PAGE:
REJECTED CUSTOM GOODS & SELLER’S REMEDIES
Rejected Order? In a time when you can sell or purchase products from virtually anywhere in the world, there are many potential problems you can run in to as a seller, especially when you produce customized products. For example, let’s say you’re a seller of custom goods. You don’t have a formal written contract with your buyer, but you do have a purchase order and the specifications for the custom product. You make the customized product and everything looks good, so you ship the goods to your client. But the day after you shipped the goods, the buyer cancels the order: rejects the order.
What now? Does the buyer have to pay? Can you demand the goods returned? Does the buyer get to keep the goods because they rejected / cancelled their order before payment was due? If they already paid, can they get a refund? There are many possible questions you might have about what to do in this situation.
Here’s the gist of where you’re starting. The Uniform Commercial Code (UCC) controls the sale of goods. However, the sale of goods worth $500 or more must be in writing. UCC 2201. There may not be a formal written contract, however, a purchase order and specifications will usually satisfy the writing requirement, provided the material provisions are present, such as the parties (the names of the buyer and seller), the goods to be sold, and the price. UCC 2201.
However, there may be special rules that apply if you are considered a merchant under the UCC. A merchant is someone who deals in goods of the kind being sold, or otherwise holds himself out as having knowledge of skill peculiar to the practices or goods involved in the transaction. UCC 2104(1). For example, a widget manufacturer is considered a merchant when he contracts to sell his widgets. He is not a merchant when he contracts to sell his car.
Generally, a contract for the sale of goods is terminated by either party when he or she puts an end to the contract. Termination discharges all obligations that are executory on both sides but does not affect any right that is based on prior performance or breach. UCC 2106(3).
Let’s return to our hypothetical. You’ve shipped your goods and the very next day you find out the buyer wishes to cancel the order. Your custom product is rejected. What do you do?
You’re in luck as there is a provision of the UCC that deals with this kind of scenario.
Under the UCC, even if there is not a sufficient writing, the contract will still be held as enforceable if “the goods are to be specially manufactured for the buyer and are not suitable for sale to others in the ordinary course of the seller’s business and the seller, before notice of repudiation is received and under circumstances which reasonably indicate that the goods are for the buyer, has made either a substantial beginning of their manufacture or commitments for their procurement.” UCC Section 2201(3)(a).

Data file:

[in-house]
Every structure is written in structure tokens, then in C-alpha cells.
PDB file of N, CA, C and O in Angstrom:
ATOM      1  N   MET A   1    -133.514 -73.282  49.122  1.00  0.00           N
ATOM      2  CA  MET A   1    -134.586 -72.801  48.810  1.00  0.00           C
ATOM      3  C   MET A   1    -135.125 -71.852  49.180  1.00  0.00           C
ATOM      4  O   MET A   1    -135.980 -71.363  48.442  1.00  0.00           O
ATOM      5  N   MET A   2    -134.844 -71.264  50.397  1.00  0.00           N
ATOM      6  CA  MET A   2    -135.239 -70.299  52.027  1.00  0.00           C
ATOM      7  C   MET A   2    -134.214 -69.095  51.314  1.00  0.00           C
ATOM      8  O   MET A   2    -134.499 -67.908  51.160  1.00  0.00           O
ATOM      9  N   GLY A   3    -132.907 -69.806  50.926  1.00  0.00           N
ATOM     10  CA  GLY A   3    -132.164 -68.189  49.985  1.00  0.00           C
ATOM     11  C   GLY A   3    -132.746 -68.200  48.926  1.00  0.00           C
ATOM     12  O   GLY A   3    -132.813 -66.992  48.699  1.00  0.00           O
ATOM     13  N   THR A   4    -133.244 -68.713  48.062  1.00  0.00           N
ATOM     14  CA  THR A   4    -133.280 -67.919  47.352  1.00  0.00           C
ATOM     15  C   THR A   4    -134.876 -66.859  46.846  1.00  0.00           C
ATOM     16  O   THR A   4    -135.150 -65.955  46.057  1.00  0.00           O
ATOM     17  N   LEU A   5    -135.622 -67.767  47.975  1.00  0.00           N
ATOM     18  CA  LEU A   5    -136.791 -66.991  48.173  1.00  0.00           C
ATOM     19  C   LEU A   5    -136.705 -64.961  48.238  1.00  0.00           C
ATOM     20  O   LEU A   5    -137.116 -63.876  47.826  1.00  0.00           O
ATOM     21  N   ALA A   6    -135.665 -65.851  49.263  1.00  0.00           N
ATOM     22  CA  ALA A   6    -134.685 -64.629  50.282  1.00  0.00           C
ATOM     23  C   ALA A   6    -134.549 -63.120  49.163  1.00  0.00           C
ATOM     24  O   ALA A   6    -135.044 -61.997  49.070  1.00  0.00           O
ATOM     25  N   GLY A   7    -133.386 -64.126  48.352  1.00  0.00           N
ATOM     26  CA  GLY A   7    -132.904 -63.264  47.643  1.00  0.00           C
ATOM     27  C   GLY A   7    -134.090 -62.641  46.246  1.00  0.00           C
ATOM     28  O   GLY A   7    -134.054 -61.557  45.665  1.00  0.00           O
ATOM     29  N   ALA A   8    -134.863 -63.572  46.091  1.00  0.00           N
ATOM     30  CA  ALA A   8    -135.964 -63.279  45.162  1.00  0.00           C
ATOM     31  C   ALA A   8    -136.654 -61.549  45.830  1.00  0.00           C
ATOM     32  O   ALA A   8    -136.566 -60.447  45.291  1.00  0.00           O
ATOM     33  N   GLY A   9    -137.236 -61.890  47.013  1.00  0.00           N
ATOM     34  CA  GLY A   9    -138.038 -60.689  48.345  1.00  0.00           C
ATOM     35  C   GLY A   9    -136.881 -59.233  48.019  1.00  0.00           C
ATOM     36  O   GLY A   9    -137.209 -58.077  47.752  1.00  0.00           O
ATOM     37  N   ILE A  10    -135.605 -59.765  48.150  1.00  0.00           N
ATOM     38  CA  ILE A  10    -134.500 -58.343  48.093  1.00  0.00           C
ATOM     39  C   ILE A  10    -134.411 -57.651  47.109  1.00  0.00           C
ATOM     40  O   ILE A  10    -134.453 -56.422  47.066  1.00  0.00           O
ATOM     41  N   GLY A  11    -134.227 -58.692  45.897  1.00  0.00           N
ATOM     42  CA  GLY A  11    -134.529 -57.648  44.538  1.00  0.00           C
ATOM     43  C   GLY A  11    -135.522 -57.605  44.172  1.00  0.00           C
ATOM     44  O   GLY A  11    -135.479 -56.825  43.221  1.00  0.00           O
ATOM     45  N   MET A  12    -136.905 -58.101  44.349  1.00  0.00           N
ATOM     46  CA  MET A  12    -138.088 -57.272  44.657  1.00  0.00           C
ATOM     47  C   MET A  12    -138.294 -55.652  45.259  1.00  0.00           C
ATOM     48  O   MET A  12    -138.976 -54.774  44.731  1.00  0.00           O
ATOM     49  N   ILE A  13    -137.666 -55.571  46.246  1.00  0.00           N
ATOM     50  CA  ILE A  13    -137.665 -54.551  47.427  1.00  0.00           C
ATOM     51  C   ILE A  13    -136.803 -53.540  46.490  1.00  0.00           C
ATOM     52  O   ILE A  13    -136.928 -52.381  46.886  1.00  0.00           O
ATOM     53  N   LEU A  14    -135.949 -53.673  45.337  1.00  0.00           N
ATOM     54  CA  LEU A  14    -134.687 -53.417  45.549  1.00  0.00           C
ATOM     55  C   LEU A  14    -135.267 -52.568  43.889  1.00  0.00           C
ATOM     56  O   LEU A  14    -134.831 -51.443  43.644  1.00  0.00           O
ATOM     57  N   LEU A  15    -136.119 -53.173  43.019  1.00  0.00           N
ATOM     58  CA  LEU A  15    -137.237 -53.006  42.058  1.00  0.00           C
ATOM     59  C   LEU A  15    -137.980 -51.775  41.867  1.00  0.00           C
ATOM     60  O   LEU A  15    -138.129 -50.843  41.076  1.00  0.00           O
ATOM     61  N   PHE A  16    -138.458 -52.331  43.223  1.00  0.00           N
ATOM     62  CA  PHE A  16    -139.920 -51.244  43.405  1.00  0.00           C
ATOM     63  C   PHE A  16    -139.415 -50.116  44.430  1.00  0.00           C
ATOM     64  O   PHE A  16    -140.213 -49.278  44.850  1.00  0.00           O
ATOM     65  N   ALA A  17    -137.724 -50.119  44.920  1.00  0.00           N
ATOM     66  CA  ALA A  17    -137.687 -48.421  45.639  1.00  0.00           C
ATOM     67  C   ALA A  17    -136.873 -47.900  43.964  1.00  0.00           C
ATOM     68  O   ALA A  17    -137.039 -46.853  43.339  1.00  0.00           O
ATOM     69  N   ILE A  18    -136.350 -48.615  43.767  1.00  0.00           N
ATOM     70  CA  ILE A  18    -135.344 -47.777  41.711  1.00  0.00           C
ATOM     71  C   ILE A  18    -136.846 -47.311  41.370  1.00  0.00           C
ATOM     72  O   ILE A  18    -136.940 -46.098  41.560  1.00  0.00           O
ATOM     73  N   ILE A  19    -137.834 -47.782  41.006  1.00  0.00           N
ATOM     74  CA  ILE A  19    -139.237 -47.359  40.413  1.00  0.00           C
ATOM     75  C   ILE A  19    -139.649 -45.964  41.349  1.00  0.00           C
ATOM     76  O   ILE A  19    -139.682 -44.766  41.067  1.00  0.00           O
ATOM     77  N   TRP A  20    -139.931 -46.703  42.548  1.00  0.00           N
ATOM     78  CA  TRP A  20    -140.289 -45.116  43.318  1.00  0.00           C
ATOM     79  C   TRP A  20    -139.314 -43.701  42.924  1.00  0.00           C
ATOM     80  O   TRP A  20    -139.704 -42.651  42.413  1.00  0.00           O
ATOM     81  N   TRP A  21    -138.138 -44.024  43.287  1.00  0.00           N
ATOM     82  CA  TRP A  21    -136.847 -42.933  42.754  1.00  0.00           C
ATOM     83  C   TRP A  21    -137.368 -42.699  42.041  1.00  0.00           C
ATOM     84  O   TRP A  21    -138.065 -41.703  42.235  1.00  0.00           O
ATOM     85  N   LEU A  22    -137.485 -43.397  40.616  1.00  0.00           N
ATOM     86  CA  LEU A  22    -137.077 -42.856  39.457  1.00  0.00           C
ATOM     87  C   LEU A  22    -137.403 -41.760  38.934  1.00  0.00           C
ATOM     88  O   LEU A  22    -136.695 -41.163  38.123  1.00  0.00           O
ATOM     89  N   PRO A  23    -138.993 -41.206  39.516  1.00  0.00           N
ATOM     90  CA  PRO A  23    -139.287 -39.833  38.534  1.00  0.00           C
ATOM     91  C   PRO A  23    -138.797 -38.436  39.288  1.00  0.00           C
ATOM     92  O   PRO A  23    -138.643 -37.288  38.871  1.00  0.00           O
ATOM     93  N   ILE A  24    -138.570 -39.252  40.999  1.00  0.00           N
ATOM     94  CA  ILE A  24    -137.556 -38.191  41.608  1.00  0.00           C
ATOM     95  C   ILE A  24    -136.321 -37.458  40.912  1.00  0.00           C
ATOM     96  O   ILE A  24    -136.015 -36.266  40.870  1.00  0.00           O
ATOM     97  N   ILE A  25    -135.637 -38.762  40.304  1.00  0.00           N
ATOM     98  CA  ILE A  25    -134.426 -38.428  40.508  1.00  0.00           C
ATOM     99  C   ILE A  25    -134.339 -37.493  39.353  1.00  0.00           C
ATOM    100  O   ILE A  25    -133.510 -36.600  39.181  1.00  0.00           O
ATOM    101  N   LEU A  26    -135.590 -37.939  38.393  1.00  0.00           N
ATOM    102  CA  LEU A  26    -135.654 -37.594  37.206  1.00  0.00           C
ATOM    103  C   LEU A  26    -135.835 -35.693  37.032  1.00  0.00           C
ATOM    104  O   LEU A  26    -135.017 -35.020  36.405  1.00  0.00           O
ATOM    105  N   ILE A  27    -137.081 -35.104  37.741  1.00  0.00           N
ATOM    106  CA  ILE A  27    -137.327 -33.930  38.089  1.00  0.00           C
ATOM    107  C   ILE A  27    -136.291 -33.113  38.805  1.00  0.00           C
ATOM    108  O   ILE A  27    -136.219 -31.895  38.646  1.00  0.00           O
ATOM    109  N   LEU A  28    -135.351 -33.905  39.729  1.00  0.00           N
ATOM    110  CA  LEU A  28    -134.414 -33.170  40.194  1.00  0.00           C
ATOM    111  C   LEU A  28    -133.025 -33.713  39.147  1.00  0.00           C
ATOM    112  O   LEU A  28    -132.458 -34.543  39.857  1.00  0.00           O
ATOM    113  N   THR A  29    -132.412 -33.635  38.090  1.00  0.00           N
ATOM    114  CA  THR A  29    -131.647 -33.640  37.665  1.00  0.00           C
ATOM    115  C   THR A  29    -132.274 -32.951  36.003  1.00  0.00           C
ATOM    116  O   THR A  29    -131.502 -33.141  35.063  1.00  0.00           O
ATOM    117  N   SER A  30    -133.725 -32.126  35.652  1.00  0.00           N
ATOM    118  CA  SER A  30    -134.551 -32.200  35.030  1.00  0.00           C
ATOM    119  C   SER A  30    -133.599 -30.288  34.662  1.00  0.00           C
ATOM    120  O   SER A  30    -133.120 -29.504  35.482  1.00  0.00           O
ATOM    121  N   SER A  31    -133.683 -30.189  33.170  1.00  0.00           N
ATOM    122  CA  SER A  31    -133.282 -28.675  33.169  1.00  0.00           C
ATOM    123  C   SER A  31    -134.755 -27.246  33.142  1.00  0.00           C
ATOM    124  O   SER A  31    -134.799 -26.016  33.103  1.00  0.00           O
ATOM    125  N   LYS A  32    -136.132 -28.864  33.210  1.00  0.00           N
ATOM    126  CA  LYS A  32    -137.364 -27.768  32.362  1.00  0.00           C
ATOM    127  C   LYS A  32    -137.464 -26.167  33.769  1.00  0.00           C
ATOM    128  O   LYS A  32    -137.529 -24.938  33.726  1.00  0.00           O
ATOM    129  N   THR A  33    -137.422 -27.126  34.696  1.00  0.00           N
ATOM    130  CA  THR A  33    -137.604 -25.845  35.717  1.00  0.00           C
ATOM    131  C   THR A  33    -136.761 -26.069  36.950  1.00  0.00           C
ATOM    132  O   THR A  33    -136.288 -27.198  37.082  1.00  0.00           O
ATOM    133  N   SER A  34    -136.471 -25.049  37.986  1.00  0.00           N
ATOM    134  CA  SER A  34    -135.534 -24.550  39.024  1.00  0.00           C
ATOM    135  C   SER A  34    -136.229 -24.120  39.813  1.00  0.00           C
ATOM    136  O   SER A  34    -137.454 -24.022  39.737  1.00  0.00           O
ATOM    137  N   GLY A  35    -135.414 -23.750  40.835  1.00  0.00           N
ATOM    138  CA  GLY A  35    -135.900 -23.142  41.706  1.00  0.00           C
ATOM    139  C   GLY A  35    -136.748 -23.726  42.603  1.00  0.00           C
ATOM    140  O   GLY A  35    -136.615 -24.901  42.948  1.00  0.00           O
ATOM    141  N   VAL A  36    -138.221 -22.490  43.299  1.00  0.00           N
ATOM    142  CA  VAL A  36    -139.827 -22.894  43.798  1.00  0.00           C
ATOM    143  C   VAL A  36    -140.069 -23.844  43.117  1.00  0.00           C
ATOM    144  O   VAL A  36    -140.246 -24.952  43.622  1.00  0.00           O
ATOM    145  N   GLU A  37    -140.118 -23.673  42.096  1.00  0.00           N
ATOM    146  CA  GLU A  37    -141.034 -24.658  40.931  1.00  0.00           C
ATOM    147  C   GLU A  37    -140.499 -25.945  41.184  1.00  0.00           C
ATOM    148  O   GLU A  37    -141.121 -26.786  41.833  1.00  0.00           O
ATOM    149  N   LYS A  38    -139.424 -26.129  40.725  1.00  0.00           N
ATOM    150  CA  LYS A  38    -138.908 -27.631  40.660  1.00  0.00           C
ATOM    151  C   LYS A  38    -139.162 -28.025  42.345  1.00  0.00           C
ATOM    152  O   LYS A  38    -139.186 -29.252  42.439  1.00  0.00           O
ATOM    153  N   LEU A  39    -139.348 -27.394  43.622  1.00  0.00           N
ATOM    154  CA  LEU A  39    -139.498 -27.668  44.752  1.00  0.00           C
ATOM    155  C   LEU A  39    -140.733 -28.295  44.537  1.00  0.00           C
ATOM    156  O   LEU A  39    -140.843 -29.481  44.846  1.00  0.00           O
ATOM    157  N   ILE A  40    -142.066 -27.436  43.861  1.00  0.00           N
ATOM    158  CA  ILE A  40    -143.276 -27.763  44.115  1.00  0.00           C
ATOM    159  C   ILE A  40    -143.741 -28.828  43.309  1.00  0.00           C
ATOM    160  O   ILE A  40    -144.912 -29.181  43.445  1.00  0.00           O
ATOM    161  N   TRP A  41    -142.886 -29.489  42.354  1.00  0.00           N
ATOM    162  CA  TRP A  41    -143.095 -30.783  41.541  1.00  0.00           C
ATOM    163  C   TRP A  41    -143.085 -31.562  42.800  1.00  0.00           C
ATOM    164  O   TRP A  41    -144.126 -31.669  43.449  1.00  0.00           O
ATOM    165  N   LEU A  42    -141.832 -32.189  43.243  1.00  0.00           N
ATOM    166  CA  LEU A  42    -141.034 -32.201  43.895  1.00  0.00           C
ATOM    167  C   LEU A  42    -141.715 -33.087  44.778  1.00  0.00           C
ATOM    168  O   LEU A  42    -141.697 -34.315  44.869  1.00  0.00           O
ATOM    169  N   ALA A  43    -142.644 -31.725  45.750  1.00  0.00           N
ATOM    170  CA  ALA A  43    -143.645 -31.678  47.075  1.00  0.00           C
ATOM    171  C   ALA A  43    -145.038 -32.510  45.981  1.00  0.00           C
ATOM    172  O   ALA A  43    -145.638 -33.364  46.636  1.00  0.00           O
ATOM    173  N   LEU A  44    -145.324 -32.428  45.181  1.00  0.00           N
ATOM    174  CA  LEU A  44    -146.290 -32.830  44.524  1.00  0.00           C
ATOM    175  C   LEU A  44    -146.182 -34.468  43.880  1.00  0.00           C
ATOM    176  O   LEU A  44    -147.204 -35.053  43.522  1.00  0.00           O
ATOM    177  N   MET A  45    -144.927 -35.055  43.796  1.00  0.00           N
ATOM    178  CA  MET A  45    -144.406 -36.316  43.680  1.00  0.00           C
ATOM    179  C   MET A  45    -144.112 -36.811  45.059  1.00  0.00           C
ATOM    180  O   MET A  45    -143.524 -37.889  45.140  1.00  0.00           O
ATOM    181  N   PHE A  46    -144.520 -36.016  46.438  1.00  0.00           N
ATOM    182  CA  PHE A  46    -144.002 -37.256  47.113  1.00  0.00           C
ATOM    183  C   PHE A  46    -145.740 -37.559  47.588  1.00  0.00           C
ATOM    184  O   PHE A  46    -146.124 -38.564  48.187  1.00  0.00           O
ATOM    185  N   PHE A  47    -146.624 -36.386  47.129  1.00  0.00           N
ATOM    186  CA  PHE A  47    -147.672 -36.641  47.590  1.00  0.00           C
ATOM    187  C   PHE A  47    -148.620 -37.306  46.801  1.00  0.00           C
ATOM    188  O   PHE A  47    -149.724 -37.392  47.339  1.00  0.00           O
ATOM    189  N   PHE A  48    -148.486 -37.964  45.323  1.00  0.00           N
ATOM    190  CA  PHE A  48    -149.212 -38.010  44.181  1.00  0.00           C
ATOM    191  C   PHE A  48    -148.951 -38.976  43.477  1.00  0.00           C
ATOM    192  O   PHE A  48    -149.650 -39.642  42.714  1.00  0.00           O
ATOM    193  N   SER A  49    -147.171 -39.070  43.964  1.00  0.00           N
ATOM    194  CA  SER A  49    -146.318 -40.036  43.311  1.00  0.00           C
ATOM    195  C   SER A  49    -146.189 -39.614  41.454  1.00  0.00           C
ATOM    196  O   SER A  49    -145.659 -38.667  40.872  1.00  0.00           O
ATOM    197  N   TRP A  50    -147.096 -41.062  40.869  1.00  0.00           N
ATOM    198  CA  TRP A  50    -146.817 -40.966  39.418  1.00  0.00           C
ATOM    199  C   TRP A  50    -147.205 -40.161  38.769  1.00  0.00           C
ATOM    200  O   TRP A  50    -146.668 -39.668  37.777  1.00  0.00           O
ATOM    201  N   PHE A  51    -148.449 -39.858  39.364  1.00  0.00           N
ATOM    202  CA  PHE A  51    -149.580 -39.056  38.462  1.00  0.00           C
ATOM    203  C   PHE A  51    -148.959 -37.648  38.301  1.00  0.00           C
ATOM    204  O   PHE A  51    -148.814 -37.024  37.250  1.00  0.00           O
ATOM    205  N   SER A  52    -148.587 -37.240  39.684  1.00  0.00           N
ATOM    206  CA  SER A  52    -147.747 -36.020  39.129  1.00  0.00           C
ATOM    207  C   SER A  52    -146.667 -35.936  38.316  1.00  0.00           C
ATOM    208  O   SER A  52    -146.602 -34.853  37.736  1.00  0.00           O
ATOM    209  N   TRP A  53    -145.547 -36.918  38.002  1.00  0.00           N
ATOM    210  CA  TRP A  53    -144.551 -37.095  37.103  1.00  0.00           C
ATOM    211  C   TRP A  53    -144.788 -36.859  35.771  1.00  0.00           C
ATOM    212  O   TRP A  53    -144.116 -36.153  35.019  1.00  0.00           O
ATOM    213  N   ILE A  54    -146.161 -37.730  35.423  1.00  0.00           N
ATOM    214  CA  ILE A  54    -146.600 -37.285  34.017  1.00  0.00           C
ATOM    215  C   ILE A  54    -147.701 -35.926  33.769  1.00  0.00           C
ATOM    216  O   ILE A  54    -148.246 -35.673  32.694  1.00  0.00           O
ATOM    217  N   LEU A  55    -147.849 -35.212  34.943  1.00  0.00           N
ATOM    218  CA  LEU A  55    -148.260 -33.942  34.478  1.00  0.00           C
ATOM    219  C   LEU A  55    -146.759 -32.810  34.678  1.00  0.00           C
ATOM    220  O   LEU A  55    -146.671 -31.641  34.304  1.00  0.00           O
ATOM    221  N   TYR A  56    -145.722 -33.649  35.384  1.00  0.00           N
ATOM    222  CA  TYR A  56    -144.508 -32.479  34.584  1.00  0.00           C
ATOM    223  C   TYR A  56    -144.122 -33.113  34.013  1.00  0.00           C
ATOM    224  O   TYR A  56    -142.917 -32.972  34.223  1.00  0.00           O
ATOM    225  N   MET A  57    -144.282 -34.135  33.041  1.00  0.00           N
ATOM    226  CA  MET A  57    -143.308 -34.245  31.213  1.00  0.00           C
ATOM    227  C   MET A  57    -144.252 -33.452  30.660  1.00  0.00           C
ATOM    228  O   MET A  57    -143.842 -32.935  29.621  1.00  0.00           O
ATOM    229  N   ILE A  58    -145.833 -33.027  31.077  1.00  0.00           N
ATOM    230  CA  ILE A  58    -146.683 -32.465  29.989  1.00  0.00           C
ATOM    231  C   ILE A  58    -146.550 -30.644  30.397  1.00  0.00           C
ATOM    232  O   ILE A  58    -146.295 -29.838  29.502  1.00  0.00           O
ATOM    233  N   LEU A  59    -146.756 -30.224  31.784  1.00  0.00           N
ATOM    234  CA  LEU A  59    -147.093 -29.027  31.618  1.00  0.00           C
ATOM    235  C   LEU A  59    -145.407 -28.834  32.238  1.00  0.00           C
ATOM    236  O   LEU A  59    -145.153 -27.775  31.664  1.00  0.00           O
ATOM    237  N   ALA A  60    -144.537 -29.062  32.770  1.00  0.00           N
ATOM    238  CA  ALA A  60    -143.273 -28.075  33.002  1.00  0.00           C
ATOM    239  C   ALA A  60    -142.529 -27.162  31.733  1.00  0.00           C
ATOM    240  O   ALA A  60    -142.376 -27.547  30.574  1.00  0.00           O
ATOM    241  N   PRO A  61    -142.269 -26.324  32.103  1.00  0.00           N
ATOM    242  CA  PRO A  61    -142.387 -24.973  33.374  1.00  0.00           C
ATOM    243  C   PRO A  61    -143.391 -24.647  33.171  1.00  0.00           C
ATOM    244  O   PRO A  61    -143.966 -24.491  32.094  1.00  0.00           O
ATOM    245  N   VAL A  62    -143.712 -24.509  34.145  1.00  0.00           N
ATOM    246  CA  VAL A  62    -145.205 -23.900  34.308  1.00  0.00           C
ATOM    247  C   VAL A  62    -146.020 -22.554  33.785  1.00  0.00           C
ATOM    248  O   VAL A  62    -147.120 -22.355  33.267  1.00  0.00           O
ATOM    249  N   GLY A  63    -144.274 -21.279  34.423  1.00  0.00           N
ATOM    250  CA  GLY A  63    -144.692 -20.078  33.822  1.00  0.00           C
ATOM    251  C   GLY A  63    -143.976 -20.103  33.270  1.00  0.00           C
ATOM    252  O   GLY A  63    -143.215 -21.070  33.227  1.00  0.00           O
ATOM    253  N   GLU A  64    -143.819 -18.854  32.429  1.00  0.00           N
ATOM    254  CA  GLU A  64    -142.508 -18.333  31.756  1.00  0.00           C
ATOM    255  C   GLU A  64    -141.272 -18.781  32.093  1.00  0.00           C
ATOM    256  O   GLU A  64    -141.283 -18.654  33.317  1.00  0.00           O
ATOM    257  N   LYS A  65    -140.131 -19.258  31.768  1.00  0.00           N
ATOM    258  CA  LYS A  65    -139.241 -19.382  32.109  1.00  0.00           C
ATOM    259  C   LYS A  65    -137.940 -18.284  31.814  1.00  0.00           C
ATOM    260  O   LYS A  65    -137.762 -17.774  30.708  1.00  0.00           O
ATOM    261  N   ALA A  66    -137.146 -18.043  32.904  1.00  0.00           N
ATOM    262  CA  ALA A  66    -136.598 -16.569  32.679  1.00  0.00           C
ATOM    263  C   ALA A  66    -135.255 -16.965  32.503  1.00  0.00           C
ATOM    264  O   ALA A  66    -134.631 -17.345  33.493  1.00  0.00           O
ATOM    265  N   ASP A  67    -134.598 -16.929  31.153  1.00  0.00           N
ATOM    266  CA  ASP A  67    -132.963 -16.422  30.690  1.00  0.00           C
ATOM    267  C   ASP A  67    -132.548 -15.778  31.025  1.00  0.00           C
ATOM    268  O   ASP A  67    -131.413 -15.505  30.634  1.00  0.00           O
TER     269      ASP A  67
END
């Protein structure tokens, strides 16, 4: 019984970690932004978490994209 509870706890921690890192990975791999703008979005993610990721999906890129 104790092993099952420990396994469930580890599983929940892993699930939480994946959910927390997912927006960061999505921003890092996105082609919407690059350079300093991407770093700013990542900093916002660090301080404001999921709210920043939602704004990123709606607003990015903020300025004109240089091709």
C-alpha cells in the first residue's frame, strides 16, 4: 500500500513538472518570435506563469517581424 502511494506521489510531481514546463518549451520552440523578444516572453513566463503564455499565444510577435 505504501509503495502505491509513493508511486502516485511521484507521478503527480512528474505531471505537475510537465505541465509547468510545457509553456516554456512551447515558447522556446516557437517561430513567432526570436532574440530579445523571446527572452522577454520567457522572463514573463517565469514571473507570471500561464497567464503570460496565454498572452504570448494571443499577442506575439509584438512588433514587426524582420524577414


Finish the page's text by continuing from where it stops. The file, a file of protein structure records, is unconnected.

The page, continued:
As long as the goods are specially manufactured, or customized, and you’ve made either a substantial start on their manufacture or commitments for procuring the goods, then you don’t need such a formal writing and your agreement will still be enforceable. Therefore, if you seek to enforce the agreement and make the buyer pay for the custom goods, a court will see your agreement as valid and should allow you to seek remedies to a rejected / cancelled order for custom goods.
Remedies include withholding delivery of the goods involved, stop delivery by any bailee, reselling the goods, or recovering damages or the price for nonacceptance. UCC 2703. Keep in mind, if you choose to stop delivery, you will be responsible for any costs and liabilities associated with such a stoppage. UCC 2705.
Where the buyer has the goods, the seller is entitled to the contract price. UCC Section 2709. The seller may also be entitled to recover if the goods are identified in the contract and the seller is unable after reasonable effort to resell them at a reasonable price. Keep in mind that the statute of limitations in contracts for sale lasts only four years. UCC 2725.
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Of course, this is a basic introduction of what rights a seller has in such circumstances. Your State may have additional nuances and hurdles for you to navigate. Obviously, it is important to thoroughly address the facts of your case with an attorney. At Cartee, LC, we have counseled businesses in both domestic and international disputes, in state and federal courts, and in arbitration. If your business faces the issues discussed above, we would be happy to assist. Call us at (714) 942-2225.